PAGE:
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Primal Scream Biography

Last updated: 11/12/2007 11:00:00 AM

Bobby Gillespie and Jim Beattie formed Primal Scream in the mid-'80s while playing around in Jim's bedroom. Originally there were only the two of them, but a band began to form out of this collaboration. The Scream were the second band to join Creation Records after The Jesus And Mary Chain.

The band signed to Creation Records in 1983, and recorded a single called "The Orchard", which wasn't released until 1985. In the meantime, Gillespie became friends with the blokes in The Jesus And Mary Chain. He filled in on drums for them, and actually appeared twice on stage in one night...once with Primal Scream (the opening act), and once with the JAMC (the headliners). He toured with the JAMC, and was asked to join the band full-time as the drummer, but declined as he wanted to persue Primal Scream's future. Lucky for us.

In 1986, Primal Scream released a single called "Crystal Crescent", which was backed with a b-side named "Velocity Girl". This song appeared on C86 (an NME compilation tape) and was the first real exposure that the band received.

The band's debut, Sonic Flower Groove, was released in the UK in 1987 to poor reviews. This was a mish mash of indie-influenced jangly guitars mixed with rock roots. Dismayed by the album, Beattie left the band to persue other interests. The rest of the band (Gillespie, Innes, and Robert Young aka Throb) continued on, and went into the studio to record the follow-up.

The self-titled follow-up was released in 1989 to more disappointing reviews. This album demonstrated the harder rock and roll influences that the band had, ranging from the Rolling Stones to The Stooges and the MC5.

In the late 1980's and early 1990's in England, the underground dance music scene began to take off. Bands such as The Stone Roses and The Happy Mondays were dominating this underground scene and crossing over to the mainstream with their mix of rock and dance. Fascinated by this, the Scream asked a DJ friend, Andrew Weatherall, to remix a track from their last album called "I'm Losing More Than I'll Ever have". Weatherall turned this song completely inside-out. He turned it into a dance masterpiece, with Peter Fonda's dialogue added from The Wild Angels movie. The new track was called "Loaded", and was welcomed with open arms by the underground community.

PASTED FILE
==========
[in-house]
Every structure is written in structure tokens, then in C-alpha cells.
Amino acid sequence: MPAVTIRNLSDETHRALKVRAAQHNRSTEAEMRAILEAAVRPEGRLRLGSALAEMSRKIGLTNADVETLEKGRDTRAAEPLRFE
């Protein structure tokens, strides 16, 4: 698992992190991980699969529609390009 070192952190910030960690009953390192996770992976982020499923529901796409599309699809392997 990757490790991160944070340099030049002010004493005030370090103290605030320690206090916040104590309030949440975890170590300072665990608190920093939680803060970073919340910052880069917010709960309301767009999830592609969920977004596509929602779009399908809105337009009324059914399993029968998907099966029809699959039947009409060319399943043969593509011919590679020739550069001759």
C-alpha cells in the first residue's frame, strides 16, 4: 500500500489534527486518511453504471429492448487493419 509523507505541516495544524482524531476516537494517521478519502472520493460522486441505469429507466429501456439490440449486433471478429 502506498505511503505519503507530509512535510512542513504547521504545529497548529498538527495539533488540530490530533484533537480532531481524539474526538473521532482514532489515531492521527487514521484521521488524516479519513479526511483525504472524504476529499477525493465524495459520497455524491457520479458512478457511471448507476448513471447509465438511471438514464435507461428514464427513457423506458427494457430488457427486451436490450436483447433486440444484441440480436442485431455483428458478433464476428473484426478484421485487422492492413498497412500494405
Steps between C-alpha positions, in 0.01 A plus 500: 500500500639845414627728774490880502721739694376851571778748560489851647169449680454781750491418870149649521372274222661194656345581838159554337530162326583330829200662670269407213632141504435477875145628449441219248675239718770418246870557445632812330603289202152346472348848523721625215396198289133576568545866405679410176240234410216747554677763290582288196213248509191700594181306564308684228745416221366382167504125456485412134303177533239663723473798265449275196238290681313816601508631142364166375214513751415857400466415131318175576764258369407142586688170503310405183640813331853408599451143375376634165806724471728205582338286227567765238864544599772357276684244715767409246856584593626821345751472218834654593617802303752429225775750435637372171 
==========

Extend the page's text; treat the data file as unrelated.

"Come Together" was the first single from their upcoming album, and was praised in much the same way as "Loaded" was. Their third album, called Screamadelica, was released in September of 1991, and included collaborations with many producers, including Weatherall, and The Orb. The result was a brilliant psychedelic dance-rock masterpiece which was greeted well by the mainstream record-buying audience as well as the critics. The album won Primal Scream the Mercury Music Prize in 1992, and they were well on their way to becoming one of the biggest bands in the UK.

Everybody was waiting for an equally brilliant follow-up album, and in 1994, Primal Scream released Give Out But Don't Give Up. For some reason, the band returned to Rolling Stones-styled rock and roll, and the critics and fans were extremely disappointed. It wasn't a bad album, but just wasn't what everyone was expecting. Relatively poor sales and reviews made anticipation for the next Primal Scream album less than thrilling.

A hit movie, Trainspotting, was released in 1996, and The Scream contributed the title track to the soundtrack. The track was again a return to dance-rock, with darker overtones to it than that of Screamadelica. In 1997, their new album, called Vanishing Point, was released to excellent reviews. A dark, brooding mess of psychedelic dub dance-rock, it signalled that the band were back in top form. Coming aboard and joining the band during this period was ex-Stone Roses bassist Gary "Mani" Mounfield, who co-wrote "Kowalski" with the band, and added a brilliant new dimension on bass.

XTRMNTR followed in January of 2000, and was yet another example of the greatness of Primal Scream. With Mani now co-writing all of the songs, the bass groove is more evident, and the band have returned with an angry political album. Kevin Shields, the mastermind behind Creation labelmates My Bloody Valentine played throughout the album, and has now joined the band full-time. Now that 2000 is almost over, XTRMNTR is still being hailed as album of the year in many circles.

Bio above is from, Recommended by Alise. Thanks.